‘Nativity war’: Baby Jesus to be allowed in French town halls, despite secularists’ complaints

People pass by a Christ's nativity scene displayed in a street of Luceram, southeastern France, on December 21, 2015. © Jean Christophe Magnenet
Baby Jesus, as well as Mary, Joseph, and the three wise men will be allowed in French public places this Christmas, but on several conditions, a court ruled. Secularists have long argued that it is against a 1905 law on separation of church and state.

A French administrative court (Conseil d’Etat) gave the green light to installations devoted to Baby Jesus in public buildings such as town halls at Christmas. The installations are permitted only if they serve “cultural, artistic or festive” purposes, and show no preference for a religion, according to the court’s statement on Wednesday. 

“Nativity scenes have a variety of meanings: they have a religious meaning but are also a decorative element during the end of the year holidays,” the court said.

In order to rule on whether an installation can stay in a public place, “the display needs to be contextualized, taking into account the particular circumstances in which it is done, the existence or the absence of local traditions and the location of the display,” the statement explains.

The court’s decision comes as the culmination of an annual pre-Christmas season debate in France dubbed the “nativity war.” Secularist groups have been campaigning against any Christmas scene installations in public places, saying that they are in violation of a 1905 law on the separation of church and state.

The “war” has apparently not ended with the court’s decision, as The Union of Secular Families has lashed out at the French justice for “violation of the neutrality in the public sphere,” according to the organization’s statement on Facebook.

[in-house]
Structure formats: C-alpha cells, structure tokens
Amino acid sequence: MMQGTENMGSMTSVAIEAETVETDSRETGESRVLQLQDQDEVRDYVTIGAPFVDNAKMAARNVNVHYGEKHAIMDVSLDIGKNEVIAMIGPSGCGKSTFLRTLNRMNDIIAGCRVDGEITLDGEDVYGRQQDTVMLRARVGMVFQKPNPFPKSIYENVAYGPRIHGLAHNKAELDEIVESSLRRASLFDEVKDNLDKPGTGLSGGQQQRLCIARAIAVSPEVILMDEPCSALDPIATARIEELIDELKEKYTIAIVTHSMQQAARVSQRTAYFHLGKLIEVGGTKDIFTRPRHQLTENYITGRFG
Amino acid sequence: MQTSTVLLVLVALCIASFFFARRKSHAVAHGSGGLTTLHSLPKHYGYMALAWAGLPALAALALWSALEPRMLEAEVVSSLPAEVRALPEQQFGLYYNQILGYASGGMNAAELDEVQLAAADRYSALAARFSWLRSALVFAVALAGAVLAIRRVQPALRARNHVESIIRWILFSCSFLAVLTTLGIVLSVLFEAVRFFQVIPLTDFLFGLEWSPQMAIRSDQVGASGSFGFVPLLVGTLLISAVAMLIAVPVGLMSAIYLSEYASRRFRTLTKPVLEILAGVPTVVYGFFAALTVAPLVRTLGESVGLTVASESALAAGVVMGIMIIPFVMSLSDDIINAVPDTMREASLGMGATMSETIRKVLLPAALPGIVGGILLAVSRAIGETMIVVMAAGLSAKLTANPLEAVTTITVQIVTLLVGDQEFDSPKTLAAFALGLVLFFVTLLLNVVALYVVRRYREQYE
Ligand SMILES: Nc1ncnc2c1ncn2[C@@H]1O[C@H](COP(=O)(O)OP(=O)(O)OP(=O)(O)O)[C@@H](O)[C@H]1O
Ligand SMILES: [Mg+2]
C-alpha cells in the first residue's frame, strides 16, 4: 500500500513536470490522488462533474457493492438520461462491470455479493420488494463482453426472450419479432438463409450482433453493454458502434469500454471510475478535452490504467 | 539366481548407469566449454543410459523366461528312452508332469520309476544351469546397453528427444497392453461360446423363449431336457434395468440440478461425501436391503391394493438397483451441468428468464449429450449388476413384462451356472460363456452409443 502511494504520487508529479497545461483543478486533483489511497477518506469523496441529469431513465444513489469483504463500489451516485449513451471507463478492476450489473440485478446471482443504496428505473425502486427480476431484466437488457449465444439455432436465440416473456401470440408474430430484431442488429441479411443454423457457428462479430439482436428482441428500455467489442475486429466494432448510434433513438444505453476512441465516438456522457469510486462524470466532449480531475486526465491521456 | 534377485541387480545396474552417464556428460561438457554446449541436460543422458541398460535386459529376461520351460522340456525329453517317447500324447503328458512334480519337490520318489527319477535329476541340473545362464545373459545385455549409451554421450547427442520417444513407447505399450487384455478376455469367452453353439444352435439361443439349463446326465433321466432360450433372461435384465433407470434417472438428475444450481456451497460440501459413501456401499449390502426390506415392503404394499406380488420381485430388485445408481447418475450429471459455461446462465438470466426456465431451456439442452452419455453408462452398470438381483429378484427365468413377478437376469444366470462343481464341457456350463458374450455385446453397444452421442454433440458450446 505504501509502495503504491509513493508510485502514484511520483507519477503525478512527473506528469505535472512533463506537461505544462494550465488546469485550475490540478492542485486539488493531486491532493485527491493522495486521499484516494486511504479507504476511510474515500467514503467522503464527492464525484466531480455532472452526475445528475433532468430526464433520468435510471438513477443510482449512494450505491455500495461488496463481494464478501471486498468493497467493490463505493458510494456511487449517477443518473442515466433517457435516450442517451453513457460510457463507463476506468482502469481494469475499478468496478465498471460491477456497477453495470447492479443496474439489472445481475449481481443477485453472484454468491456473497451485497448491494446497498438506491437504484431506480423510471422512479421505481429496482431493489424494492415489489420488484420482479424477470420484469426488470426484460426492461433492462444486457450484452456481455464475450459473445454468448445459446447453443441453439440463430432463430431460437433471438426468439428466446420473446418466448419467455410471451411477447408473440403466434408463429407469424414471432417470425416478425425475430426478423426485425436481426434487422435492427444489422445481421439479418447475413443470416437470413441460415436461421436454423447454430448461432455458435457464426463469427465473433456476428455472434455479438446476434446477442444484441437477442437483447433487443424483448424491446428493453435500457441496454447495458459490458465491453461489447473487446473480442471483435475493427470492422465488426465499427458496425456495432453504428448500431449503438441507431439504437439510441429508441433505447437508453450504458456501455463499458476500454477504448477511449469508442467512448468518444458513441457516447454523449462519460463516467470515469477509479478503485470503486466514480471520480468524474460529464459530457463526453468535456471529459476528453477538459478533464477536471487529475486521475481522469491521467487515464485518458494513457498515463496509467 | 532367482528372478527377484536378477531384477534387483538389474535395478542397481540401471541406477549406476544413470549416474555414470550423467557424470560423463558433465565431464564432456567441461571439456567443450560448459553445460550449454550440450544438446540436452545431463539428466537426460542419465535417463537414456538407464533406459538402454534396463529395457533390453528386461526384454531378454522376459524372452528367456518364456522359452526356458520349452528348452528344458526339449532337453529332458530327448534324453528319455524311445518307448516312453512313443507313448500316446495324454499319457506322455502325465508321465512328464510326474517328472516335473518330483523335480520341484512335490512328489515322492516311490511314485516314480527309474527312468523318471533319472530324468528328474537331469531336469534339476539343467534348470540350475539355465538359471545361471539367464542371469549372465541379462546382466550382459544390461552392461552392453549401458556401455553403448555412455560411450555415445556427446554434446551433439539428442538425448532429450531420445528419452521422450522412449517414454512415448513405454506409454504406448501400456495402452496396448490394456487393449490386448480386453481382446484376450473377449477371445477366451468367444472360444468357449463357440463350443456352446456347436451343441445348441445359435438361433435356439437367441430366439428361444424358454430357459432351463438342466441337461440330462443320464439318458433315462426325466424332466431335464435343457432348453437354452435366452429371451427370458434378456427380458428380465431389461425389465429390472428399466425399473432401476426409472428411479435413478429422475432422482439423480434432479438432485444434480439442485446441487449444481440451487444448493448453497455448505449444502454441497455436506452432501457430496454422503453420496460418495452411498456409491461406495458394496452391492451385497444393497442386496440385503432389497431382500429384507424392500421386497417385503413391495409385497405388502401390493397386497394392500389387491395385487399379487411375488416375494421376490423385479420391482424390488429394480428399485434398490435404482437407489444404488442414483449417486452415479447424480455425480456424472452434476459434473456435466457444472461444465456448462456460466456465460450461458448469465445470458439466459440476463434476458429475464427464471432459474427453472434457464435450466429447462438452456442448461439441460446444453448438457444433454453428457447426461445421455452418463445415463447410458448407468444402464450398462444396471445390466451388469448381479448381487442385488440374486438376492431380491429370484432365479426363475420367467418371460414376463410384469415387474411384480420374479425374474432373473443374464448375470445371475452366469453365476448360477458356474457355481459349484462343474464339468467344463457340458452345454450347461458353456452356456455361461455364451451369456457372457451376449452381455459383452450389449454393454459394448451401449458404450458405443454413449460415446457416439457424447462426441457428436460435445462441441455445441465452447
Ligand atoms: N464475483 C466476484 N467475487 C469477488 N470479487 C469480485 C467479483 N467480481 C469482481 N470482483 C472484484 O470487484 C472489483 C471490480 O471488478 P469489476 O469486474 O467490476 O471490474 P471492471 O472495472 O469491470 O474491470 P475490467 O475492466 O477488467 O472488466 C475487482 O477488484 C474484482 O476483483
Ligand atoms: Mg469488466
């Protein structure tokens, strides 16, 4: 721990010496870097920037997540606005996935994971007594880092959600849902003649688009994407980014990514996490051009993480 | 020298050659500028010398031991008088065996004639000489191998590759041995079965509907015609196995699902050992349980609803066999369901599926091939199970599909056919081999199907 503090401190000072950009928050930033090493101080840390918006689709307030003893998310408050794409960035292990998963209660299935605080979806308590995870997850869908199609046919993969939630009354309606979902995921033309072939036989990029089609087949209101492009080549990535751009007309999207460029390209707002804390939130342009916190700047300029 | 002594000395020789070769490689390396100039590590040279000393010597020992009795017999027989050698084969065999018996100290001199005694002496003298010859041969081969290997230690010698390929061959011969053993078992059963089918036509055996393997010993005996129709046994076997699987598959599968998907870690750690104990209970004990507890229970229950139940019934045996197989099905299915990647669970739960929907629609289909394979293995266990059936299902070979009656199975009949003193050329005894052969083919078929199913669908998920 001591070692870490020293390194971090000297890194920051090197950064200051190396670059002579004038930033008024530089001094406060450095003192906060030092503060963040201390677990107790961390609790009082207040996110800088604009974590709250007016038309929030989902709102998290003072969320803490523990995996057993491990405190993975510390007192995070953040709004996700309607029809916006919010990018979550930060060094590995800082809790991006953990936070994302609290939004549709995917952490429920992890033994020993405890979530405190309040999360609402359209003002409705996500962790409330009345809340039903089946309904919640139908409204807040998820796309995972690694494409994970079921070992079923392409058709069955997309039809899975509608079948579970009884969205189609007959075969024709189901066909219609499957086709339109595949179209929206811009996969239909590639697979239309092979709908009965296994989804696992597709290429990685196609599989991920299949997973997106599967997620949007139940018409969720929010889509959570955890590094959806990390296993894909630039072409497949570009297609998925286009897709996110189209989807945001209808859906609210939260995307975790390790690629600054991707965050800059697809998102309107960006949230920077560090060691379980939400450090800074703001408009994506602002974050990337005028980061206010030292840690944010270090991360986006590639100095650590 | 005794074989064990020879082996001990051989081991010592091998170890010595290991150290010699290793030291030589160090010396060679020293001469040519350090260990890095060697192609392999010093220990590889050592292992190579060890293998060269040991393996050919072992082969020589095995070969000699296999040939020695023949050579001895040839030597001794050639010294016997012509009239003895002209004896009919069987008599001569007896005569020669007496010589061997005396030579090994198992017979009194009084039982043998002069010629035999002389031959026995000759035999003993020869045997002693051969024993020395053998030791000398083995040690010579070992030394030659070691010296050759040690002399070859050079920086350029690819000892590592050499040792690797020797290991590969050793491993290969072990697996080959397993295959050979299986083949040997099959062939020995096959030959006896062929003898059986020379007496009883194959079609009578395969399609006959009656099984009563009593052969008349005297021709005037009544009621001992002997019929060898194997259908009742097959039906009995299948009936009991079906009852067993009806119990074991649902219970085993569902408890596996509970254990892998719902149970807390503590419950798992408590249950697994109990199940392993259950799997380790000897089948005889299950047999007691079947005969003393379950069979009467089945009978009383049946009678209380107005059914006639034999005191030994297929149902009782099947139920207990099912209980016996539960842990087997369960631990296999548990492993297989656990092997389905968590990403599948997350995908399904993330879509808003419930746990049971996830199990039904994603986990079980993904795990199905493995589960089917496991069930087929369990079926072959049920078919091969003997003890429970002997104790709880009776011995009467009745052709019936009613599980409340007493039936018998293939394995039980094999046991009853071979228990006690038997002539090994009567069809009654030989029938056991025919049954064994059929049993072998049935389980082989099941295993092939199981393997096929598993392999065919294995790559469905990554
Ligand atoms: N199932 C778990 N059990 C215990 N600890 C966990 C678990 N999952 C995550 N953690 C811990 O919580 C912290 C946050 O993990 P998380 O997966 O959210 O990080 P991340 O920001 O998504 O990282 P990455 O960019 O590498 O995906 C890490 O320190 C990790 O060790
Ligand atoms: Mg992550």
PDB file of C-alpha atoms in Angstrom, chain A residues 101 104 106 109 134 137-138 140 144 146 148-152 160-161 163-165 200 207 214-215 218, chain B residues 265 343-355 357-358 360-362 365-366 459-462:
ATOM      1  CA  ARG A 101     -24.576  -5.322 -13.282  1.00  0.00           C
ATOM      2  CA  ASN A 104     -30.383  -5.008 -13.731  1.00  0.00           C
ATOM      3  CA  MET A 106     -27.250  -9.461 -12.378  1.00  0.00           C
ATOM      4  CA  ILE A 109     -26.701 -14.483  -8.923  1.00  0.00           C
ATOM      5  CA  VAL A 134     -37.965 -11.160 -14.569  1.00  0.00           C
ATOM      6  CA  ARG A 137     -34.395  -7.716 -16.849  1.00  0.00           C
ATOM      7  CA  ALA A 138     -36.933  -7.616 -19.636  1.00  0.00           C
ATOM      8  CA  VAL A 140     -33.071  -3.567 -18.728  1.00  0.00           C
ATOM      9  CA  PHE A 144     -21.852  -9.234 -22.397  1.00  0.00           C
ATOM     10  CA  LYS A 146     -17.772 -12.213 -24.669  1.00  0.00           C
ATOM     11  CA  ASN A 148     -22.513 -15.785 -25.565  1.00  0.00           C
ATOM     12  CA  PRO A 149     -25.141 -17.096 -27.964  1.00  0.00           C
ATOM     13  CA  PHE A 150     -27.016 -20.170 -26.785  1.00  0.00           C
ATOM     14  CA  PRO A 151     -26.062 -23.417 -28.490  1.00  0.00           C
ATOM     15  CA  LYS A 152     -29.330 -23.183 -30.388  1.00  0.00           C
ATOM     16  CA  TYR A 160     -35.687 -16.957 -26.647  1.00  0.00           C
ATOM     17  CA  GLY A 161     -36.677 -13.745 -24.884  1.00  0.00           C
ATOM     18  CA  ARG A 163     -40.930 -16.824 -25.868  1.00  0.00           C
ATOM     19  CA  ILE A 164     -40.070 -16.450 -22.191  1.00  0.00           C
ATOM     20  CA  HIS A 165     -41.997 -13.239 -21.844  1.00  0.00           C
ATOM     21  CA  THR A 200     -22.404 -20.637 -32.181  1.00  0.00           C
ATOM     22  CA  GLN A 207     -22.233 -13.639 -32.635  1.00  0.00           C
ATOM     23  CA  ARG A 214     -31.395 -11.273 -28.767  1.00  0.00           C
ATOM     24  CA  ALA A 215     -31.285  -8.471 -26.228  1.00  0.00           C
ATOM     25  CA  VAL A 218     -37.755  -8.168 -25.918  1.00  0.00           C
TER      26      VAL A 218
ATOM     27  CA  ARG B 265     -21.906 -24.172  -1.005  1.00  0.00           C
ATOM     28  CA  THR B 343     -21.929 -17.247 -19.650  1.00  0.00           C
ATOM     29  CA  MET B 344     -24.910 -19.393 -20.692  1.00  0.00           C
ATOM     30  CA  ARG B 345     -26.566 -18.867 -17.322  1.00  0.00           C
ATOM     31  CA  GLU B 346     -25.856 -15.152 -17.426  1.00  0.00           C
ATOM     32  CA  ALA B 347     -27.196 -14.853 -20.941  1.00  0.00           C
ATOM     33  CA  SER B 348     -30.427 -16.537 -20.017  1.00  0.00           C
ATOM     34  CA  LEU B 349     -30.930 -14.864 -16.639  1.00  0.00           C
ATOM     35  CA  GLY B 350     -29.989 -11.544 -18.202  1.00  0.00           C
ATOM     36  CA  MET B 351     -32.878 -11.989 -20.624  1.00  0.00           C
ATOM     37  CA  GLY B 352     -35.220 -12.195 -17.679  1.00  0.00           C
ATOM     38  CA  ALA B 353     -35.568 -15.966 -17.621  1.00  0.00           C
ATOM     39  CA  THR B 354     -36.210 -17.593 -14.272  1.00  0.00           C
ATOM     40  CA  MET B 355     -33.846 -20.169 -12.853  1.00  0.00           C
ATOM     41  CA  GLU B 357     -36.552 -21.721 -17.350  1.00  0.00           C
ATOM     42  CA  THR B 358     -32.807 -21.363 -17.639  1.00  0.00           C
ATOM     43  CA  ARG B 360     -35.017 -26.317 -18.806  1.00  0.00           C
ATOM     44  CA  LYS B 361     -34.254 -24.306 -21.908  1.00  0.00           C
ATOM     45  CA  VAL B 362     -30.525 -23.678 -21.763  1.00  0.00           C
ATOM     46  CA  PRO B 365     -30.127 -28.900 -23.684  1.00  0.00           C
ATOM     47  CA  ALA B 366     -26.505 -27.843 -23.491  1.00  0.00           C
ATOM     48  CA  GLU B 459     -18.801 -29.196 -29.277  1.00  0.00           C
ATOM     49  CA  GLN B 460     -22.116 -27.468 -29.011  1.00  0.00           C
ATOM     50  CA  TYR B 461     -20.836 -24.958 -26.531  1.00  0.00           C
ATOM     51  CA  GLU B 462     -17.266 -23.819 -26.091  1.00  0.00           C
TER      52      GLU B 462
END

This year’s row over Baby Jesus installations started over those installed at Vendée department, western France, and in Melun commune in the southeastern suburbs of Paris.

Those particular installations were ruled illegal, as they do not meet “cultural, artistic or festive” conditions. 

France follows the principles of laïcité (secularism) and keeps religion separate from the executive, judicial, and legislative branches of government.

In 2004, France banned the wearing of conspicuous religious symbols in French public primary and secondary schools. The law does not mention any particular symbols, and thus bans all Christian, Muslim, Jewish, and other religions’ symbols.

Secularism rows have been going on in France since August, when several cities and towns banned the burkini, swimwear designed specifically for Muslim women. The ban was supported by Prime Minister Manuel Valls. In August, he even poured more oil onto the controversy over Islamic clothing in public places when he appeared to suggest that head-to-toe clothing worn by Muslim women contravened the French spirit.

“Marianne has bare breasts because she feeds the people, she does not wear a headscarf because she is free!” Valls told a group of supporters during a public speech. “That’s the Republic!”